Extreme Violence Erupts in North Belfast

Belfast News-Letter, February 14, 1922

On the evening of February 13th, 1922, just after 8.30pm, two suspicious looking men were spotted by residents of Weaver Street in north Belfast, a small Catholic enclave surrounded by Protestant districts. Hurtling a bomb into the middle of a group of girls skipping, with the intention of maximising casualties, the ensuing explosion was heard all over Belfast. Shrapnel and lumps of metal flew in every direction and the bomb was then followed by a spray of bullets, preventing the parents from running to help their children. Four girls died; Ellen Johnstone (11) and Catherine Kennedy (15) died almost immediately; Elizabeth O’Hanlon (12) died the next day, and Rose-Anne McNeill (13) died on February 22nd. Many more suffered catastrophic injuries. Boys were injured too, as were adults. Two women subsequently died from their wounds, Maggie Smith (53) and Mary Owen (40). NI Prime minister James Craig cited the IRA kidnap of 40 loyalists in Tyrone and Fermanagh in early February in response to the arrest of players from the Monaghan Gaelic football team in Tyrone and the planned execution of three prisoners in Derry jail as the root cause of this deadly violence.


Ten Persons Killed Yesterday


Havoc Amongst Children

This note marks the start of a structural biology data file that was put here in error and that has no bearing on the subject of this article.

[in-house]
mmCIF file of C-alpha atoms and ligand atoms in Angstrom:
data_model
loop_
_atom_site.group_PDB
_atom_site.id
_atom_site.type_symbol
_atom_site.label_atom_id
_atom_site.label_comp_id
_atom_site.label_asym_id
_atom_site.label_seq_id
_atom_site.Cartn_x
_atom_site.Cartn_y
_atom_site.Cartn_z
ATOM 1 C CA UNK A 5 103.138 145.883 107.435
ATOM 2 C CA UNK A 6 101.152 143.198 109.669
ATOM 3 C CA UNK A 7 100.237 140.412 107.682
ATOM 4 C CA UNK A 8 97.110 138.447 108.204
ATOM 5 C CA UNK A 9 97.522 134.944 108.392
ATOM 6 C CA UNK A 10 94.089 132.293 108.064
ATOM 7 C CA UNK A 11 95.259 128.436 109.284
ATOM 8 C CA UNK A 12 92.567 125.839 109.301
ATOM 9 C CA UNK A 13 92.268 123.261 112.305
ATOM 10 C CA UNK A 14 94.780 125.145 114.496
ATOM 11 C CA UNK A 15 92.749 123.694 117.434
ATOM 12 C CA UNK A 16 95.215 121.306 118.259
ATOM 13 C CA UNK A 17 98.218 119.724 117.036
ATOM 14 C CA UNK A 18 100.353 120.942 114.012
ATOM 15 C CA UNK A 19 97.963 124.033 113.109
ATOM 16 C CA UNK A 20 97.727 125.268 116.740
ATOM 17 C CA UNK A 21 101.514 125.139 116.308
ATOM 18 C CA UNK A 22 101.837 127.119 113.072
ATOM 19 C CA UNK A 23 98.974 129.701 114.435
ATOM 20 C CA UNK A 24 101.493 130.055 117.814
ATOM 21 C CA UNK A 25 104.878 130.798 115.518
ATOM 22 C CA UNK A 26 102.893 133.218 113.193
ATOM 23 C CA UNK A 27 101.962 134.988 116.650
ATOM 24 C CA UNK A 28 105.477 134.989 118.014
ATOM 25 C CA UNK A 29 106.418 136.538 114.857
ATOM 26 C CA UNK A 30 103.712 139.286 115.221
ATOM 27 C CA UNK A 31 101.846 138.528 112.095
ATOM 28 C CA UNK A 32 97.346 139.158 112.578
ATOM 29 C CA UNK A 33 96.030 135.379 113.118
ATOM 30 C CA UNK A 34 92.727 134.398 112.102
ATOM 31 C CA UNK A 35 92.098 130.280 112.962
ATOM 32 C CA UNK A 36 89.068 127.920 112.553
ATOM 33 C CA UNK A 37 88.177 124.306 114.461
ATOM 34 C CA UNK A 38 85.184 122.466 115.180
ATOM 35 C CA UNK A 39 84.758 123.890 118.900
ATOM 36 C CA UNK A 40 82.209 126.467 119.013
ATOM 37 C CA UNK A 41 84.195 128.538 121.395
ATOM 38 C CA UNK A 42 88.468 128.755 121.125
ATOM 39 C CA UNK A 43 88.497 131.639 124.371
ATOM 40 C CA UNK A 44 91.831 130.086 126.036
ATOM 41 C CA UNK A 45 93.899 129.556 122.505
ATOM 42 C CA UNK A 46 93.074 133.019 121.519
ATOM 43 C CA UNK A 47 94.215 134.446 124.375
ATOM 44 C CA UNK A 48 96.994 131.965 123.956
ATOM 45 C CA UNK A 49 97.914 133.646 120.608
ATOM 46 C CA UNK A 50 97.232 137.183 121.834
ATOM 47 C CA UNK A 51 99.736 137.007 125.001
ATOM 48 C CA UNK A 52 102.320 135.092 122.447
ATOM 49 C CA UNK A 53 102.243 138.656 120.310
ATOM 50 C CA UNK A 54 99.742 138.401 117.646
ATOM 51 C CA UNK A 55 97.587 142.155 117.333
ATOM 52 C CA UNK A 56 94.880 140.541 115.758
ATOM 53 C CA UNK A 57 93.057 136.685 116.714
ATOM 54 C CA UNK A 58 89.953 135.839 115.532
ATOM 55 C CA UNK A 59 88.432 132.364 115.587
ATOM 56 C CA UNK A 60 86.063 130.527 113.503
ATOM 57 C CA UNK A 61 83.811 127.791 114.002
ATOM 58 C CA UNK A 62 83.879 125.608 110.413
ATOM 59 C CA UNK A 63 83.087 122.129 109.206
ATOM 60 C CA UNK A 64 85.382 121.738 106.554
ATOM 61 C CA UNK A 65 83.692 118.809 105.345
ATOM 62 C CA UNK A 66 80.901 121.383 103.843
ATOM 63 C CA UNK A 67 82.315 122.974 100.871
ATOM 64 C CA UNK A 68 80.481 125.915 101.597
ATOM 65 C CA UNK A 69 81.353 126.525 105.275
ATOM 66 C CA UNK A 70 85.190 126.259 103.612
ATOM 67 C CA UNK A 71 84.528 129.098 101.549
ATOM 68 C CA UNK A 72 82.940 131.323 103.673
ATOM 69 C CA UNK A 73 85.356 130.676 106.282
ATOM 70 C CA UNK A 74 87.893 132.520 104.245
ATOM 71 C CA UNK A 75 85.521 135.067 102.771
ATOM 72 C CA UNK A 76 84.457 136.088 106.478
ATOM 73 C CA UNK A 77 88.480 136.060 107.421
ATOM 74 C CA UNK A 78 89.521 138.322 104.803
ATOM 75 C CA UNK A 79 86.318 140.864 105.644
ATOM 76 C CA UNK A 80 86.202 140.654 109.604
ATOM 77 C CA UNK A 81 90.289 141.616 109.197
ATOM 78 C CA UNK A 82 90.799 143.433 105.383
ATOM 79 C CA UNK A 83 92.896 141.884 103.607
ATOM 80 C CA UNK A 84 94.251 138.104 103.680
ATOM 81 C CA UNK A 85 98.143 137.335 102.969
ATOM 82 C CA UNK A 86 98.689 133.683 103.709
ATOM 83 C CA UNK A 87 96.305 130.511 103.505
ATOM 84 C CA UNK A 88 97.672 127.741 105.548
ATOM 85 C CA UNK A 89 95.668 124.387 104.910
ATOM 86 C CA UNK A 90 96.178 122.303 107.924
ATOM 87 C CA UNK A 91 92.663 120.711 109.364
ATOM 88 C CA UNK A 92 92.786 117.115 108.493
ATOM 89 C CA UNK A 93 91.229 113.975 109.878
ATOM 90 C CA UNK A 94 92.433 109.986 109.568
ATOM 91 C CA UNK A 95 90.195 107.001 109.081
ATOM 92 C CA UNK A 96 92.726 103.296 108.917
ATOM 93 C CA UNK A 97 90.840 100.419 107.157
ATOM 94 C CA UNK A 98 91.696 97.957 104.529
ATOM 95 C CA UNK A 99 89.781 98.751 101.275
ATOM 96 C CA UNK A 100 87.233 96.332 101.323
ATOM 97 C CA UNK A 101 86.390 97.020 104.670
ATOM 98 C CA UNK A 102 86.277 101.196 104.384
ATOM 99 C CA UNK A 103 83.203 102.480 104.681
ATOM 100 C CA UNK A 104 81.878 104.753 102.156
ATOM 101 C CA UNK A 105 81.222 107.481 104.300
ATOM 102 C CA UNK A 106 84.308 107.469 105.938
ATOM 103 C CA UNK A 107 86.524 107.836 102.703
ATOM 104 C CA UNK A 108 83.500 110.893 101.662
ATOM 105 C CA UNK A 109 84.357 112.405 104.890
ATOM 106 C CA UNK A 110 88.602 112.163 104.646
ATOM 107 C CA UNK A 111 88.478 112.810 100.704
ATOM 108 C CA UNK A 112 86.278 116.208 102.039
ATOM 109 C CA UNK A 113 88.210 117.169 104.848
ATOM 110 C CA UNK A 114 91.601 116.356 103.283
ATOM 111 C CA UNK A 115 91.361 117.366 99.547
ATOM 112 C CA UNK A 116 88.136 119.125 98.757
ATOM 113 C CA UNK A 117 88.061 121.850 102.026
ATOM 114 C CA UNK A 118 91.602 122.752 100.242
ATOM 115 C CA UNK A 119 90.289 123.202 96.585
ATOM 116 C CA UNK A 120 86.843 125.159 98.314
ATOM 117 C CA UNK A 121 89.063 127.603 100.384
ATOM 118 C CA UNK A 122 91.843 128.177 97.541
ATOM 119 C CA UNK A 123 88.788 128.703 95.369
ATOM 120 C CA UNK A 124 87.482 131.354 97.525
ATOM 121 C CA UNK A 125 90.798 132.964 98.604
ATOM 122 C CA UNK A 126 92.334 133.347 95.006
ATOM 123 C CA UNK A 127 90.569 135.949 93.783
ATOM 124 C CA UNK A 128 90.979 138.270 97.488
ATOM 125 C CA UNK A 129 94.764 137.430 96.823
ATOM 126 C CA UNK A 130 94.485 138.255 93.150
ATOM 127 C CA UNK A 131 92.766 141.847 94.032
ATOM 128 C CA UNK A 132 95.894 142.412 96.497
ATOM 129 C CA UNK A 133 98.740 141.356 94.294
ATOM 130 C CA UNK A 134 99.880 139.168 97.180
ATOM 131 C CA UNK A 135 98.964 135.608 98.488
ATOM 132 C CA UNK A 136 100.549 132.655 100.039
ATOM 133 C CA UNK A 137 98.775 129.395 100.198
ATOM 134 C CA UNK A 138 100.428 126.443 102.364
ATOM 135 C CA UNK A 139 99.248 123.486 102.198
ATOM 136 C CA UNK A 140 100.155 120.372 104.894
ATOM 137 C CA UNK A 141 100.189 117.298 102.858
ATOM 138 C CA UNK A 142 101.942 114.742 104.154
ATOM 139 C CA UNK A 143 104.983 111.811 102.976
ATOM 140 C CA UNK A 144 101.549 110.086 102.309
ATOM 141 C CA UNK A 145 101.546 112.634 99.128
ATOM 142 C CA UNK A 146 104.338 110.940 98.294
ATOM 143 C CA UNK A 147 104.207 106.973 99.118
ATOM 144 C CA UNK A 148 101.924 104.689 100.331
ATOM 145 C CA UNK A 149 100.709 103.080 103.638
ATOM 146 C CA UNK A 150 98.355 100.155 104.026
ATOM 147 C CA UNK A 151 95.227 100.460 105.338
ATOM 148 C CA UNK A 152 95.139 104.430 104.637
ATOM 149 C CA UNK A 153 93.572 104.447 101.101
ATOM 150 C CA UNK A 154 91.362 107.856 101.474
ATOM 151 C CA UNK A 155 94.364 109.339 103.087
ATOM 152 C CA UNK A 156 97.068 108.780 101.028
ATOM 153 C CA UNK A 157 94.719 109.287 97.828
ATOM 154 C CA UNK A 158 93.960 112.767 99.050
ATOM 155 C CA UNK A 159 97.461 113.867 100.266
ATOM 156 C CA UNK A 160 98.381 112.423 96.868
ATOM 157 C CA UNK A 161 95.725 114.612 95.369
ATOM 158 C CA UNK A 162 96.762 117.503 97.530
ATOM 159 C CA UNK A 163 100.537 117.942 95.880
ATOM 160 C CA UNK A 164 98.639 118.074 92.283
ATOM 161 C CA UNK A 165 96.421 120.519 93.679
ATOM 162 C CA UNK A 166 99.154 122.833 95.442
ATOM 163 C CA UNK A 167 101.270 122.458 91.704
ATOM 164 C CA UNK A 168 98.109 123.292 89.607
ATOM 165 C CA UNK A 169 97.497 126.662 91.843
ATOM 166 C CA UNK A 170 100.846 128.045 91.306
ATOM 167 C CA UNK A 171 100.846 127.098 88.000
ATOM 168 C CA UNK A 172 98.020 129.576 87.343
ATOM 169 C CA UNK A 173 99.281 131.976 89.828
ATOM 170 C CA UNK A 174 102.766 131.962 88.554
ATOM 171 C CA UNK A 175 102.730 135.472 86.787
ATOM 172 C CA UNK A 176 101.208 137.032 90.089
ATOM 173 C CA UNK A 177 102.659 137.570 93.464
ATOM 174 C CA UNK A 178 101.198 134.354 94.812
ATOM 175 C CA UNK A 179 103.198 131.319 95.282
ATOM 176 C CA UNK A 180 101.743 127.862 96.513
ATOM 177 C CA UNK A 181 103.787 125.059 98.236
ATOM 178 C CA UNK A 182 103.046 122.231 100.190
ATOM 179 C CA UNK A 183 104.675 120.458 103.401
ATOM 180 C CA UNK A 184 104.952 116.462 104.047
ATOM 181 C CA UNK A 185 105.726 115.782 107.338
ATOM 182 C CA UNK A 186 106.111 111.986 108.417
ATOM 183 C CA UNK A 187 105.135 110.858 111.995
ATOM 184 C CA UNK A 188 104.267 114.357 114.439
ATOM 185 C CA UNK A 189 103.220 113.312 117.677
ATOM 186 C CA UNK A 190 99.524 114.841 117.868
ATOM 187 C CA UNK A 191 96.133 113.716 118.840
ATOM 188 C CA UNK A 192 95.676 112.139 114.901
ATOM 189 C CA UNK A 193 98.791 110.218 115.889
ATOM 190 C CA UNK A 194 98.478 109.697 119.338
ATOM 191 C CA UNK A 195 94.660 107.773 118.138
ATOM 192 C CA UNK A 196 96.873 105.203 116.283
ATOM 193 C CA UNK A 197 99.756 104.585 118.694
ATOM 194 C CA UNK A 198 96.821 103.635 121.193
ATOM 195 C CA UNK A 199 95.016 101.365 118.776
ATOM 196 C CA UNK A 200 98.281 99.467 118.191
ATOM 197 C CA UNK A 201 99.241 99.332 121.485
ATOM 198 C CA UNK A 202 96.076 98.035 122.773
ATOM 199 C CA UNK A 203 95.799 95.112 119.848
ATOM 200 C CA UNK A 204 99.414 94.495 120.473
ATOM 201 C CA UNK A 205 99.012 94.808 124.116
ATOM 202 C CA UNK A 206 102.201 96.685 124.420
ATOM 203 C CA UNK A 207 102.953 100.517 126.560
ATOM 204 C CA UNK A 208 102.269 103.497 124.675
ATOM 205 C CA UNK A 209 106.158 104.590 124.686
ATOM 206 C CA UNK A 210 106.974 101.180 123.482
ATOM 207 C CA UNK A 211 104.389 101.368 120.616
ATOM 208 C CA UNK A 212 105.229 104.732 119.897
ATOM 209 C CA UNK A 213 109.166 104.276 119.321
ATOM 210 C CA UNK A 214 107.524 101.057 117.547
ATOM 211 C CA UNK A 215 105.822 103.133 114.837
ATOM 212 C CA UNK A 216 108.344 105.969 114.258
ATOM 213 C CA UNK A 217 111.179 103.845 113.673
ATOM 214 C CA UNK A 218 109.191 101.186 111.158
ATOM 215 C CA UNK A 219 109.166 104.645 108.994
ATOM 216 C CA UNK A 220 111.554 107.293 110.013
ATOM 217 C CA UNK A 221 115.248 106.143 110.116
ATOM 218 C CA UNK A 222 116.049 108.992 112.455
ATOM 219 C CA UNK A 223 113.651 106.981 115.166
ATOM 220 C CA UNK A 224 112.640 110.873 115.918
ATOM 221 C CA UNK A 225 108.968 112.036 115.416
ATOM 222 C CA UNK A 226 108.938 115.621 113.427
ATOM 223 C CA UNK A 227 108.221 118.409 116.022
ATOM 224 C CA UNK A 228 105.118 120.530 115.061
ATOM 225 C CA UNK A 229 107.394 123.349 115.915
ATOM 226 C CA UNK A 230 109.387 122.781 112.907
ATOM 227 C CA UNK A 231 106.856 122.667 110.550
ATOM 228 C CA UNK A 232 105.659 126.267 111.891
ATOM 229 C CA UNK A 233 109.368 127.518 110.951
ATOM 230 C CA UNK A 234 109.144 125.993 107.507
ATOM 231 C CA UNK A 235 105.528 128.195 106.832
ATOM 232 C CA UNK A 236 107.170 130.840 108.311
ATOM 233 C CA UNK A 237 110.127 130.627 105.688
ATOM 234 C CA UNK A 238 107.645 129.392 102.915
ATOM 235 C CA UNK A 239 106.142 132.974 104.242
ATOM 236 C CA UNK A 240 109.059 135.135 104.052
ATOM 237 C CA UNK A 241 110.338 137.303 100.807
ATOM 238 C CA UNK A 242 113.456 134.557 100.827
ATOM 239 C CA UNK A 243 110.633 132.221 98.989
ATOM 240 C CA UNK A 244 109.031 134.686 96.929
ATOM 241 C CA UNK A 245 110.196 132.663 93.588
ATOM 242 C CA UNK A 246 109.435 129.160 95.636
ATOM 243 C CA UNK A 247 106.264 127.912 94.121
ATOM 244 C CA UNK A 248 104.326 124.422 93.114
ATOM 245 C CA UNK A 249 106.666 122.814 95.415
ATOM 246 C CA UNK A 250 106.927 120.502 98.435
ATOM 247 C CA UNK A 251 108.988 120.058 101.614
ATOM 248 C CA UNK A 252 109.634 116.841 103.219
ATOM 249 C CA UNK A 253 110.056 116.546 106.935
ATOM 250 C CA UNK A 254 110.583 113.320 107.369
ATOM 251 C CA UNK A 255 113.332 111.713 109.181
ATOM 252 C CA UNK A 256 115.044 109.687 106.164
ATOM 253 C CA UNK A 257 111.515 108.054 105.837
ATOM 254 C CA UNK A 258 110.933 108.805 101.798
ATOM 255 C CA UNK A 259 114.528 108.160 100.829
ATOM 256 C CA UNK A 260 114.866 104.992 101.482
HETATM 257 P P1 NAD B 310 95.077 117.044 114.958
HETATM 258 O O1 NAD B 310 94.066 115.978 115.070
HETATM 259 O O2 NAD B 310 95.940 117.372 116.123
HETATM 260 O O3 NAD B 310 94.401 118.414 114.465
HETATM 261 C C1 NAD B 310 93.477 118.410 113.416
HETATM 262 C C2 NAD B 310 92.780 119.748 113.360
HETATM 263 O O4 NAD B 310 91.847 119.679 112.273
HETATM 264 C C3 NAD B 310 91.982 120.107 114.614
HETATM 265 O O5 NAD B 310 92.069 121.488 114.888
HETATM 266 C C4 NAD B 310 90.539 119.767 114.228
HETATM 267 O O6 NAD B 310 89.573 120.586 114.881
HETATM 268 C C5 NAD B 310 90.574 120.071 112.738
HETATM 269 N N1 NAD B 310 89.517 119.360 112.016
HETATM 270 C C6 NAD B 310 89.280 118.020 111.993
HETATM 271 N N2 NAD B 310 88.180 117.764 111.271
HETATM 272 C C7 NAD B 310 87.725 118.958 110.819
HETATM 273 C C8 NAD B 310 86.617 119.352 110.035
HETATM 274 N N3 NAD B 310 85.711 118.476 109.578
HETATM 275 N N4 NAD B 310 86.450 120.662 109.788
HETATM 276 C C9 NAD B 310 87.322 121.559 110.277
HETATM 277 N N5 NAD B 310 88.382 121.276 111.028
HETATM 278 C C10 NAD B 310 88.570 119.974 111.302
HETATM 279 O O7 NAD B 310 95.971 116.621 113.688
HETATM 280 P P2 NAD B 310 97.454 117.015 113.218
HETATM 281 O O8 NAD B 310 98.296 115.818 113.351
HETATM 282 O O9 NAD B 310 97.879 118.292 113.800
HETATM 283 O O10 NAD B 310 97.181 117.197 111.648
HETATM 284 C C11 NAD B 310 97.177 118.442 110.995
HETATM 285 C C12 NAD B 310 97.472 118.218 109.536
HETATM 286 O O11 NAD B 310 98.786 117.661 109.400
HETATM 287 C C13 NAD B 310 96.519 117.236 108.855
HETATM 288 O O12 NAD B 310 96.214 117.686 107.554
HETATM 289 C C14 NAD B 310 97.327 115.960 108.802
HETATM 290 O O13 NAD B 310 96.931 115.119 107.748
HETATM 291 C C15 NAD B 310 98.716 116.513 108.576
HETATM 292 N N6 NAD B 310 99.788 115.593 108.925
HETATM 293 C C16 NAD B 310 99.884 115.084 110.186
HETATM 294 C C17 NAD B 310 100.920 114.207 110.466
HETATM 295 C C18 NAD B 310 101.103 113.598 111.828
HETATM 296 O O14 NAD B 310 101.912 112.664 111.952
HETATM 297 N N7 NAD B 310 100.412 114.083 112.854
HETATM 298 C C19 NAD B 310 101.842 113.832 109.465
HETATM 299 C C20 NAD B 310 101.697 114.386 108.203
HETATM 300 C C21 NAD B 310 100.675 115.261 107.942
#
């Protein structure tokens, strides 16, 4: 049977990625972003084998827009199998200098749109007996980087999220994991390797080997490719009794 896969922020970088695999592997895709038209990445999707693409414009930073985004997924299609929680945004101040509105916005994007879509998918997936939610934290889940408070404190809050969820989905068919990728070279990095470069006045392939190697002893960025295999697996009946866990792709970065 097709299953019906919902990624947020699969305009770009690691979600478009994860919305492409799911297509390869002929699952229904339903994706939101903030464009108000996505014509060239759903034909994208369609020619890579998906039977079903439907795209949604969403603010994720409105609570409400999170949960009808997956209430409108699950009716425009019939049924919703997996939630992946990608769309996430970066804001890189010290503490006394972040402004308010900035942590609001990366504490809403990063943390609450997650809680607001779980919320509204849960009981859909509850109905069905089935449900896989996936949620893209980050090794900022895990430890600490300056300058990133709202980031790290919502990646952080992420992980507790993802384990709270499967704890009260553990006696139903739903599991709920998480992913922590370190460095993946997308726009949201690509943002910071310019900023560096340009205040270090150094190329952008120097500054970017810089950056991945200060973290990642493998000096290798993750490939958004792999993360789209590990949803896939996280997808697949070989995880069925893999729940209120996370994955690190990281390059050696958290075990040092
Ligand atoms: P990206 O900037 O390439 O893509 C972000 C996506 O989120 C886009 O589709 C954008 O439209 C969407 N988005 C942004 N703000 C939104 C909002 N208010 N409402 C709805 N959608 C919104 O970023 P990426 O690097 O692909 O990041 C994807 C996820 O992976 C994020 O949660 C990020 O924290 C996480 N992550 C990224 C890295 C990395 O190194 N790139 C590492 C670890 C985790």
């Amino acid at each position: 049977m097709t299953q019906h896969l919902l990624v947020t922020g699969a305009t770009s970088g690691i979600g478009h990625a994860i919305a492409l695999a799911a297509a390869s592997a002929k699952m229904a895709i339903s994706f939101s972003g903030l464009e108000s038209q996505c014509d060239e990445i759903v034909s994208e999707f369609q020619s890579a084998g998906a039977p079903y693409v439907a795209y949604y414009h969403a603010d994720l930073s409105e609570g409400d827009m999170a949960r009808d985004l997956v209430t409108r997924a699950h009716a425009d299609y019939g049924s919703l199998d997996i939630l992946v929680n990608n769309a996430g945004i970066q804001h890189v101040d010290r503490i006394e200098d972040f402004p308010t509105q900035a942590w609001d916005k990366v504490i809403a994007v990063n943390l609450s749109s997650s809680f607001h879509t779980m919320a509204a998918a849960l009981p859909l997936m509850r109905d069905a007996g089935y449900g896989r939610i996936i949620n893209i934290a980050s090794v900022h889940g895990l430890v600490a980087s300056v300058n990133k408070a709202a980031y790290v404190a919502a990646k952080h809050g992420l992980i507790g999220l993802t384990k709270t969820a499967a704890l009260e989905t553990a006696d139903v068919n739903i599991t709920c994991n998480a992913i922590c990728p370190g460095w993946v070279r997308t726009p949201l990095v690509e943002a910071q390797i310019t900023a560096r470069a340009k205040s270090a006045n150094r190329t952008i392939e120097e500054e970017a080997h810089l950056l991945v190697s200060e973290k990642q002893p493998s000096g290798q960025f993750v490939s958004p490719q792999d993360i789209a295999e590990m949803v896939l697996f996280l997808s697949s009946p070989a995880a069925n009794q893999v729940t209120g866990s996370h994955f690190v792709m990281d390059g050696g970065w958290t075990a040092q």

Many tragic incidents occurred in Belfast yesterday, and a melancholy list of fresh victims has been added to the death-toll and record of wounded.

The fatal shootings of Saturday and Sunday had natural created an atmosphere of excitement and tension in the disturbed areas, and very little provocation was required to fan smouldering passions into flame. During the day ten persons were killed, one of them being a child, who was stricken down in a bomb explosion in Weaver Street. Twenty more persons, mostly children, were injured by the explosion. From dusk until the curfew hour-now at eleven o'clock- heavy firing was heard all over the city, the frequent fusillades of revolver shots and rifle firing causing the utmost consternation. Patrols of military took up duty at night, and the streets became deserted, only an occasional shot being heard as the midnight hour approached.

Artist Impression of Weaver St. Illustrated London News, April 1, 1922.